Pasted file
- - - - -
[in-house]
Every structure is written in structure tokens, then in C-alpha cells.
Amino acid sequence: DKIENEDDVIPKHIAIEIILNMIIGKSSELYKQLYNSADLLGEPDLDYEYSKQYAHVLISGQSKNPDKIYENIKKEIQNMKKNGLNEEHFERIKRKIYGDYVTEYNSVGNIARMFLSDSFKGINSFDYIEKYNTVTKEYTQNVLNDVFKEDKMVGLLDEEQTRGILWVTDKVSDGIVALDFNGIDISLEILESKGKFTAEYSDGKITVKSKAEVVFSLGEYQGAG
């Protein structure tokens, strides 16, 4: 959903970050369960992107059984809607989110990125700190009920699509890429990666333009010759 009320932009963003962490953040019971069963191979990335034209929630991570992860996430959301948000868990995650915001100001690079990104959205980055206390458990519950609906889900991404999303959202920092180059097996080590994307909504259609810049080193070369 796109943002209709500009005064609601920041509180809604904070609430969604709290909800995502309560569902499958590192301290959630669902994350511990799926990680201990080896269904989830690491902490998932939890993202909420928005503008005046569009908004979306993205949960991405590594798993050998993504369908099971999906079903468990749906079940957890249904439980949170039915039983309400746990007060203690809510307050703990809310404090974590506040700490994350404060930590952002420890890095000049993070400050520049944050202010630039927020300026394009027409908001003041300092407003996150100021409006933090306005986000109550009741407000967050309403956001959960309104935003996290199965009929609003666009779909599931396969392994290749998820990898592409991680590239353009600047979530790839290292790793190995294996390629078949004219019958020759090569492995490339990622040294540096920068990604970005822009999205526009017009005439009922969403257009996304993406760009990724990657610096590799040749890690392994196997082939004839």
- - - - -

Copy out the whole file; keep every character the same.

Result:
[in-house]
Every structure is written in structure tokens, then in C-alpha cells.
Amino acid sequence: DKIENEDDVIPKHIAIEIILNMIIGKSSELYKQLYNSADLLGEPDLDYEYSKQYAHVLISGQSKNPDKIYENIKKEIQNMKKNGLNEEHFERIKRKIYGDYVTEYNSVGNIARMFLSDSFKGINSFDYIEKYNTVTKEYTQNVLNDVFKEDKMVGLLDEEQTRGILWVTDKVSDGIVALDFNGIDISLEILESKGKFTAEYSDGKITVKSKAEVVFSLGEYQGAG
């Protein structure tokens, strides 16, 4: 959903970050369960992107059984809607989110990125700190009920699509890429990666333009010759 009320932009963003962490953040019971069963191979990335034209929630991570992860996430959301948000868990995650915001100001690079990104959205980055206390458990519950609906889900991404999303959202920092180059097996080590994307909504259609810049080193070369 796109943002209709500009005064609601920041509180809604904070609430969604709290909800995502309560569902499958590192301290959630669902994350511990799926990680201990080896269904989830690491902490998932939890993202909420928005503008005046569009908004979306993205949960991405590594798993050998993504369908099971999906079903468990749906079940957890249904439980949170039915039983309400746990007060203690809510307050703990809310404090974590506040700490994350404060930590952002420890890095000049993070400050520049944050202010630039927020300026394009027409908001003041300092407003996150100021409006933090306005986000109550009741407000967050309403956001959960309104935003996290199965009929609003666009779909599931396969392994290749998820990898592409991680590239353009600047979530790839290292790793190995294996390629078949004219019958020759090569492995490339990622040294540096920068990604970005822009999205526009017009005439009922969403257009996304993406760009990724990657610096590799040749890690392994196997082939004839």